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In the mean time I beg your acceptance of my best wishes, and I remain, with unalterable respect and regard, your obedient servant. HENRY LEE.
PATRICK HENRY TO HENRY LEE.
MY DEAR SIR,
Red Hill, 27 June, 1795.
Your very friendly communication of so much of the President's letter, as relates to me, demands my sincere thanks. Retired as I am from the busy world, it is still grateful to me to know, that some portion of regard remains for me amongst my countrymen; especially those of them, whose opinions I most value. But the esteem of that personage, who is contemplated in this correspondence, is highly flattering indeed.
The American revolution was the grand operation, which seemed to be assigned by the Deity to the men of this age in our country, over and above the common duties of life. I ever prized at a high rate the superior privilege of being one in that chosen age, to which Providence entrusted its favorite work. With this impression, it was impossible for me to resist the impulse I felt to contribute my mite towards accomplishing that event, which in future will give a superior aspect to the men of these times. To the man especially, who led our armies, will that aspect belong ; and it is not in nature for one with my feelings to revere the revolution, without including him who stood foremost in its establishment.
Every insinuation that taught me to believe I had forfeited the good will of that personage, to whom the world had agreed to ascribe the appellation of good and great, must needs give me pain; particularly as he had opportunities of knowing my character both in public and in private life. The intimation now given me, that there was no ground to believe I had incurred his censure, gives very great pleasure.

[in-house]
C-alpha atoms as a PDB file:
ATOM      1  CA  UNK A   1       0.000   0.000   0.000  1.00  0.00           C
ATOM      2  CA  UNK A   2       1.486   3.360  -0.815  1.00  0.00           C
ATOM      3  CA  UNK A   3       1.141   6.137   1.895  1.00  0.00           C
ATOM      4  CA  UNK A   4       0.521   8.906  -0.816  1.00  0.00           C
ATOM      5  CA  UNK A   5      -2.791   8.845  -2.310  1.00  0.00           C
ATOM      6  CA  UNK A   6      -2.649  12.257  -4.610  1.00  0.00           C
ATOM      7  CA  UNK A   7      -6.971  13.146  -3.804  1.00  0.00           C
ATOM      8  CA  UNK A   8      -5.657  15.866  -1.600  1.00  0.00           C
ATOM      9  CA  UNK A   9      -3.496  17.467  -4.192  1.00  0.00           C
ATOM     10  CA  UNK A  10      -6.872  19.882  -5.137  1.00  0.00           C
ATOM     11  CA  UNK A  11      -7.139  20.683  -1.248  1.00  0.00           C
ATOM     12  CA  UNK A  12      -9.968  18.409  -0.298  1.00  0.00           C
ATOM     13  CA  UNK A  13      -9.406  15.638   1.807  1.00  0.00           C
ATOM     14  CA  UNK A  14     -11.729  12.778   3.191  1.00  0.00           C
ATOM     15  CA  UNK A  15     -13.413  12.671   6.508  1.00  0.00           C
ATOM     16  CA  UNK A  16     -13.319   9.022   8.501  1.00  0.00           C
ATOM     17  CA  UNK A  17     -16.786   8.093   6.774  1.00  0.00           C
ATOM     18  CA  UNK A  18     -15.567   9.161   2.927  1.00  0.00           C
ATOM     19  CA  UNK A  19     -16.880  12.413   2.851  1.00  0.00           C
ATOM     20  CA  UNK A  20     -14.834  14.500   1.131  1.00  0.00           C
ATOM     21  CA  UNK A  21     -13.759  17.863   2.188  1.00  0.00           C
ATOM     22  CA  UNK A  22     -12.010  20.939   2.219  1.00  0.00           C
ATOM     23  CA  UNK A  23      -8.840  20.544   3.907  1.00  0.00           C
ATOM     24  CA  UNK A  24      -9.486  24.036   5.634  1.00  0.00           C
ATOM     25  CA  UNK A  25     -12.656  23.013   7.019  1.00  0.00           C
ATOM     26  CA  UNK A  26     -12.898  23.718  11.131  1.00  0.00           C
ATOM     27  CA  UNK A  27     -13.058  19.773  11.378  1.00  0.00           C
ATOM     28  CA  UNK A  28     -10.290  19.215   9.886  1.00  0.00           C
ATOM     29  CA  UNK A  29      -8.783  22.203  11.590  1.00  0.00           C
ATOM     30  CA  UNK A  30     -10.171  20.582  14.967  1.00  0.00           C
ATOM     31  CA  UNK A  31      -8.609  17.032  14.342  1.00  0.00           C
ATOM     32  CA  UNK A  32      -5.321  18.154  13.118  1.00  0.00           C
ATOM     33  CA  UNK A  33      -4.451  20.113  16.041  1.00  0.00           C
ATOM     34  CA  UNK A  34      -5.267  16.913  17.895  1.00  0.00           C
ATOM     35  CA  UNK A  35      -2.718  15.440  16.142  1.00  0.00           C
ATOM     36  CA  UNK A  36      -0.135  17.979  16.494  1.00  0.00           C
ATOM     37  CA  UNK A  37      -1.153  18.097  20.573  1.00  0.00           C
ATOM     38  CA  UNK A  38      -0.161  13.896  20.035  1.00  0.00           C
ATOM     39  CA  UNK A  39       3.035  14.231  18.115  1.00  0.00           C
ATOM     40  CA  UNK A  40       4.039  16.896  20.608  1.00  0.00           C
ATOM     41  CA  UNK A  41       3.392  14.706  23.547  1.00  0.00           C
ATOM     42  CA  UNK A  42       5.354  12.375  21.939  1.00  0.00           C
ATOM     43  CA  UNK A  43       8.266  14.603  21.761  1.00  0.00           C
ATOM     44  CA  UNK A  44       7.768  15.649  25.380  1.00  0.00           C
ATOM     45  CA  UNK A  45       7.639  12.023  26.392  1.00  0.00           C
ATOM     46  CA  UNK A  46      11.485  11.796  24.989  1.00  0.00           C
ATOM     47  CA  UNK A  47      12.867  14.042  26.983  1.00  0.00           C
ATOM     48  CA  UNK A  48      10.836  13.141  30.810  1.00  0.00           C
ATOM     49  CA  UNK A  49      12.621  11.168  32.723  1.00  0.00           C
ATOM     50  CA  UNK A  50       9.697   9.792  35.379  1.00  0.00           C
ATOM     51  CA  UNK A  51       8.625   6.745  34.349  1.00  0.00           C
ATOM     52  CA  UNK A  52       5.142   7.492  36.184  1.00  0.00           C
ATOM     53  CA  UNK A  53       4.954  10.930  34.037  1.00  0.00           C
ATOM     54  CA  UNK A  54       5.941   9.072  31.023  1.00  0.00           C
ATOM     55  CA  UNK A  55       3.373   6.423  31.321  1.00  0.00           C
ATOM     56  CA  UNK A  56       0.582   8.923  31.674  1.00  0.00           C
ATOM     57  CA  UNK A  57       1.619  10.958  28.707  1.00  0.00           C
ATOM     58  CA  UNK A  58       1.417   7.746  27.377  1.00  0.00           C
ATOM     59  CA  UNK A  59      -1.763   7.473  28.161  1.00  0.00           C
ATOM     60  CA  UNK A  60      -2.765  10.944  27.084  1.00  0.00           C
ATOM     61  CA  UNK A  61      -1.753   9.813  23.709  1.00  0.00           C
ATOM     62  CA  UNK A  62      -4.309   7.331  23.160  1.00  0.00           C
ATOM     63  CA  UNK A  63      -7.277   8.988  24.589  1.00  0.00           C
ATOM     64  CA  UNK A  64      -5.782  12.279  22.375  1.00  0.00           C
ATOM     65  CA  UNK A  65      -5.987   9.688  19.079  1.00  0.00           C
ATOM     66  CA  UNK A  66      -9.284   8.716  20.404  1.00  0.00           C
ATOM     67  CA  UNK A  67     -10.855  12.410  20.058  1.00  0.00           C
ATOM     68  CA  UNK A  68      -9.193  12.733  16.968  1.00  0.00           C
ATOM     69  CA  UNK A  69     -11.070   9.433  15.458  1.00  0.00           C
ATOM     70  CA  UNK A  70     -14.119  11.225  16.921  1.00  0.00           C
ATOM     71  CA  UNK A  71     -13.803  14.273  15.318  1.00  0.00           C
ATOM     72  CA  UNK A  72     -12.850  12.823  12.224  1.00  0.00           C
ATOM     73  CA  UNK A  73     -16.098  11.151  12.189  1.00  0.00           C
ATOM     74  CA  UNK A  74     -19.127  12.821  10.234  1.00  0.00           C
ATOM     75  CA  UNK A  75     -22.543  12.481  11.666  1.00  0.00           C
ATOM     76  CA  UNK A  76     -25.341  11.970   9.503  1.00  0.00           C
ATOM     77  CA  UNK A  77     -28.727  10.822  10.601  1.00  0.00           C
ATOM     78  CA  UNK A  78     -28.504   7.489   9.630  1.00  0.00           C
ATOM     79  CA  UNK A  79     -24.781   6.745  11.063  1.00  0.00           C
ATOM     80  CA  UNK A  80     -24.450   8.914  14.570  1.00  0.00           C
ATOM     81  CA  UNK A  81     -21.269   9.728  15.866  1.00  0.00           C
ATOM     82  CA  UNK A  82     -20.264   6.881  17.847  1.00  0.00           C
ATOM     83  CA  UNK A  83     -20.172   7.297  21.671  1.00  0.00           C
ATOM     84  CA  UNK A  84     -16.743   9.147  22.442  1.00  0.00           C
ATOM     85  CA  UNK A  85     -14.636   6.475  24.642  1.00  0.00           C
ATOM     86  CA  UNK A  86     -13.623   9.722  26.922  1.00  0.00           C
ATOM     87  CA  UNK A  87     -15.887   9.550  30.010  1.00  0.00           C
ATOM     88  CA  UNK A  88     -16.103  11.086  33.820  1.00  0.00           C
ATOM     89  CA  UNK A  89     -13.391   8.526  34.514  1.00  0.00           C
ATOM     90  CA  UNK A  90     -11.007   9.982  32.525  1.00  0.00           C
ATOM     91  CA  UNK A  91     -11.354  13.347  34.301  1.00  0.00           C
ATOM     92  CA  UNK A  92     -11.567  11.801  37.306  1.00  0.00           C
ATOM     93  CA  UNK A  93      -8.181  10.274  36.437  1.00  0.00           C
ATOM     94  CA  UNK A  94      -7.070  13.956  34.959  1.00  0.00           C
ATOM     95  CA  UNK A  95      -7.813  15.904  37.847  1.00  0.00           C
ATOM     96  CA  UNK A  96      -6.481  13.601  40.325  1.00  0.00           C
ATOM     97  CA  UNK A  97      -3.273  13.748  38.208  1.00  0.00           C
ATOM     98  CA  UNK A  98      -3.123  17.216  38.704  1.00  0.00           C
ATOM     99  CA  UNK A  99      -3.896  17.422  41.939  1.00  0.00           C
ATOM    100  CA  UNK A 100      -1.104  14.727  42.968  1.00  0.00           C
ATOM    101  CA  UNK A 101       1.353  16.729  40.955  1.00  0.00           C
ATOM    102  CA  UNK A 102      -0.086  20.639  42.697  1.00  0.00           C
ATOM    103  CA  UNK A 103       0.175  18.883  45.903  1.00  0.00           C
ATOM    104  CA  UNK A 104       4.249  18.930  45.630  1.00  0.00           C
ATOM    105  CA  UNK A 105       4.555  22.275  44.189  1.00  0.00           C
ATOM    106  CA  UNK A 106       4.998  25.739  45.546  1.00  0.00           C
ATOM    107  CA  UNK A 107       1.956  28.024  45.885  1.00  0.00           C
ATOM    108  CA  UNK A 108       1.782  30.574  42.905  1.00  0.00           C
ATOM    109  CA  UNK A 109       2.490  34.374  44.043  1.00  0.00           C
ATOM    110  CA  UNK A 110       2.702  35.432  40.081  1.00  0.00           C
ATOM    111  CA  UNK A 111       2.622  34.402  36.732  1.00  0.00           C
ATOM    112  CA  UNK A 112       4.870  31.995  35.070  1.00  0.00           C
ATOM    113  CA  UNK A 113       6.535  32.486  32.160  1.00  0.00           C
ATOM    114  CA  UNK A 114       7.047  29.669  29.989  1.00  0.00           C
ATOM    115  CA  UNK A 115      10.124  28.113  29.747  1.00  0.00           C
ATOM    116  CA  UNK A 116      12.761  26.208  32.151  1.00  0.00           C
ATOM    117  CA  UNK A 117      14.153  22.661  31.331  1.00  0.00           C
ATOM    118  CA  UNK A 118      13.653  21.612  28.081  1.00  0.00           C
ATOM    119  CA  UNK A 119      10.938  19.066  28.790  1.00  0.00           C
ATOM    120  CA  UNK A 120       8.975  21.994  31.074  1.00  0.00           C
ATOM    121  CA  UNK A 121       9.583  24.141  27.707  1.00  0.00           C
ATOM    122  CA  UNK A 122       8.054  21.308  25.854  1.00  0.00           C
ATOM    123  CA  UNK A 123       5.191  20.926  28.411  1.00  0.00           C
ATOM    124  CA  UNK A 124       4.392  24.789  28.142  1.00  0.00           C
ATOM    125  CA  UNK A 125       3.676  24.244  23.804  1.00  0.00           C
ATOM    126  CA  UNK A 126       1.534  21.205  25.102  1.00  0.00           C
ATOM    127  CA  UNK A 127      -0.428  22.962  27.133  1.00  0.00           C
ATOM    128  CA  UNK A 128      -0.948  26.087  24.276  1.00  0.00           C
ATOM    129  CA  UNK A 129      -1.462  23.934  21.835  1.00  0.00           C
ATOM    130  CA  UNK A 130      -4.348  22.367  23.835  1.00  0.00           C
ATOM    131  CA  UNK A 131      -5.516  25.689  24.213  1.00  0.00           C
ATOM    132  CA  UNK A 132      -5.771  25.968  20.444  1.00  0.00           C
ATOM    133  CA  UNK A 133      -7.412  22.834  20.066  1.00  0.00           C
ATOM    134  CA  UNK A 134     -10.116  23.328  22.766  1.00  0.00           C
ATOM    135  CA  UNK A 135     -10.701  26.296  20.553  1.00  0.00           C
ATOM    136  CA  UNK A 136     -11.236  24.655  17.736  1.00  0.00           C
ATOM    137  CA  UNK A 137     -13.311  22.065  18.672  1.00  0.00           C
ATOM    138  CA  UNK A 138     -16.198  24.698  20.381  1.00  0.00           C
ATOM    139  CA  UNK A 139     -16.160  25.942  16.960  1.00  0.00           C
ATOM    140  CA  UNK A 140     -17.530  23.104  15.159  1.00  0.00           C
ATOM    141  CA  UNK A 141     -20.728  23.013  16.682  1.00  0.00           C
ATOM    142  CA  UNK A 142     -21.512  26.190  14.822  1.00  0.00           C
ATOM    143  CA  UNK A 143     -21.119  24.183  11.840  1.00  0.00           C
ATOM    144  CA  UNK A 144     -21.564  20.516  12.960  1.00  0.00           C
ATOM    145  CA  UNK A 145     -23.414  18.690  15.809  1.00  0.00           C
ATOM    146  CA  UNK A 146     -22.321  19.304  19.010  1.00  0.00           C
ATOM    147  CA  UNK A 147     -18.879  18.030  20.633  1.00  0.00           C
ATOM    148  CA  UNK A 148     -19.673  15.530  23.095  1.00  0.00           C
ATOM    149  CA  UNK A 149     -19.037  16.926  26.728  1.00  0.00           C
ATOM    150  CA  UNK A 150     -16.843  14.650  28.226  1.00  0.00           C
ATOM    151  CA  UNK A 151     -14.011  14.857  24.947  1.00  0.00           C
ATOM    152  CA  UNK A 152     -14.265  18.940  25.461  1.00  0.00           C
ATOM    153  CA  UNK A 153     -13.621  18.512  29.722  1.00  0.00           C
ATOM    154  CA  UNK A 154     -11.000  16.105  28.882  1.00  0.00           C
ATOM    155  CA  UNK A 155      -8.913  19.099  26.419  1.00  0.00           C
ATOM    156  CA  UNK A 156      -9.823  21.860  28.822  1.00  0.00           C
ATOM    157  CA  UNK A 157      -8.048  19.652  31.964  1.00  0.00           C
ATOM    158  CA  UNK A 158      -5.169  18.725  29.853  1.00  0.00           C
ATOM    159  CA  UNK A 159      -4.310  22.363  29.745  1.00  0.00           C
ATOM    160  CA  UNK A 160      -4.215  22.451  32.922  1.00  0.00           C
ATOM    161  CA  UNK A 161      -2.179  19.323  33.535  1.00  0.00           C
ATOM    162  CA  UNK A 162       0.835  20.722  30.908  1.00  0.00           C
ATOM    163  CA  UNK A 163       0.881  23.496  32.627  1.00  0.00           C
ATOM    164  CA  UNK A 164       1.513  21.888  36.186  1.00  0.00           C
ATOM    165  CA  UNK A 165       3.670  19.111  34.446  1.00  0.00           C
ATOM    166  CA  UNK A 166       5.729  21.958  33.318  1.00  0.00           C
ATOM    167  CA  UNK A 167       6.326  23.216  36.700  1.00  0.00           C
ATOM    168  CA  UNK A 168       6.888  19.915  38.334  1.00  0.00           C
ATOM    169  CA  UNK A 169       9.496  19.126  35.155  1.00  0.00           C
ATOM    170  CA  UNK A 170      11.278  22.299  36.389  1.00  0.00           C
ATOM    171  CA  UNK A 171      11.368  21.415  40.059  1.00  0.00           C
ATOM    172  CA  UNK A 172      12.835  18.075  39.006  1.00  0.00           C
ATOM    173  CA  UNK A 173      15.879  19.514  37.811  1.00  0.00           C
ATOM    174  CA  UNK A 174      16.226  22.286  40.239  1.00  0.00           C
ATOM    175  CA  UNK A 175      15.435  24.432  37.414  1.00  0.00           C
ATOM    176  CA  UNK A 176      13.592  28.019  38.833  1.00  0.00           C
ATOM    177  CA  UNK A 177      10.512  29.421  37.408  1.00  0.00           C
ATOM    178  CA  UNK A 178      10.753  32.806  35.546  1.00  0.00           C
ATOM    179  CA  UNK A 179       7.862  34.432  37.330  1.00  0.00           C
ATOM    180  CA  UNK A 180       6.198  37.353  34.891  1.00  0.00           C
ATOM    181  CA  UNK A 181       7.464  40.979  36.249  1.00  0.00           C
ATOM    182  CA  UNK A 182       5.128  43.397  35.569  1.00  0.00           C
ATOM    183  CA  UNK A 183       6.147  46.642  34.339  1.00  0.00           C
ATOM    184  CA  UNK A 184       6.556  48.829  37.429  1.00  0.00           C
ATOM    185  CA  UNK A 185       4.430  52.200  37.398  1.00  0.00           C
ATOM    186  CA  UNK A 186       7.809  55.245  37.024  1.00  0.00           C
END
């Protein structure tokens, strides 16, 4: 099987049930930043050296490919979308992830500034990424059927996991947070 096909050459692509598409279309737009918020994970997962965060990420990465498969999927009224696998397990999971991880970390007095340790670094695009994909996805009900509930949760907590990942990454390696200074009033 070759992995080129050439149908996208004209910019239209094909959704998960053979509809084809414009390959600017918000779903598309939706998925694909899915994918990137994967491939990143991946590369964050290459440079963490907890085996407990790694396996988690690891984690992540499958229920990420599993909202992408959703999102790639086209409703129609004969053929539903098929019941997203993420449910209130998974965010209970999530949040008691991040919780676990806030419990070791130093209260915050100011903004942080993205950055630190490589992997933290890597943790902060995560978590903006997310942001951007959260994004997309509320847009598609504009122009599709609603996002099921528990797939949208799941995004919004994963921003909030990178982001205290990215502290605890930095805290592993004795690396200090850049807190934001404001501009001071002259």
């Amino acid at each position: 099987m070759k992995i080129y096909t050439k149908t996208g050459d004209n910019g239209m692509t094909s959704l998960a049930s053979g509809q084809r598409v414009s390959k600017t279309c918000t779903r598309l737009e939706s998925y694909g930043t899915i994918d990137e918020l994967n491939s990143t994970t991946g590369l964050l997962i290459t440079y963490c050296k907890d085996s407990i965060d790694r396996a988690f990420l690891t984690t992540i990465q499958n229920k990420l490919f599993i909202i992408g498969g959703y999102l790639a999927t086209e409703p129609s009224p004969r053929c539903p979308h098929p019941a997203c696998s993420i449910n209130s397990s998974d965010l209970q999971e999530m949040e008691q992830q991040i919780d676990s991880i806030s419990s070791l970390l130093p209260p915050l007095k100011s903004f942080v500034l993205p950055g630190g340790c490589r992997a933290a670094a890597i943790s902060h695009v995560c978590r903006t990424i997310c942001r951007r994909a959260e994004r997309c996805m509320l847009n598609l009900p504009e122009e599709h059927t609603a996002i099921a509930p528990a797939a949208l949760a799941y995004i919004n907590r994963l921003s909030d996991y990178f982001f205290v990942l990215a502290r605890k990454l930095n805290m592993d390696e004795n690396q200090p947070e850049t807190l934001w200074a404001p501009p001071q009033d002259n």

Since the adoption of the present constitution I have generally moved in a narrow circle. But in that I have never omitted to inculcate a strict adherence to the principles of it. And I have the satisfaction to think, that in no part of the Union have the laws been more pointedly obeyed, than in that where I have resided and spent my time. Projects, indeed, of a contrary tendency have been hinted to me; but the treatment of the projectors has been such, as to prevent all intercourse with them for a long time. Although a democrat myself, I like not the late Democratic Societies.
As little do I like their suppression by law. Silly things may amuse for a while, but in a little time men will perceive their delusions. The way to preserve in men's minds a value for them, is to enact laws against them.
My present views are to spend my days in privacy. If, however, it shall please God, during my life, so to order the course of events as to render my feeble efforts necessary for the safety of the country, in any, even the smallest degree, that little which I can do shall be done. Whenever you may have an opportunity, I shall be much obliged by your presenting my best respects and duty to the President, assuring him of my gratitude for his favorable sentiments towards me.
Be assured, my dear Sir, of the esteem and regard with which I am yours, &c.
END OF VOL. X.
CHARLES FOLSOM, PRINTER TO THE UNIVERSITY.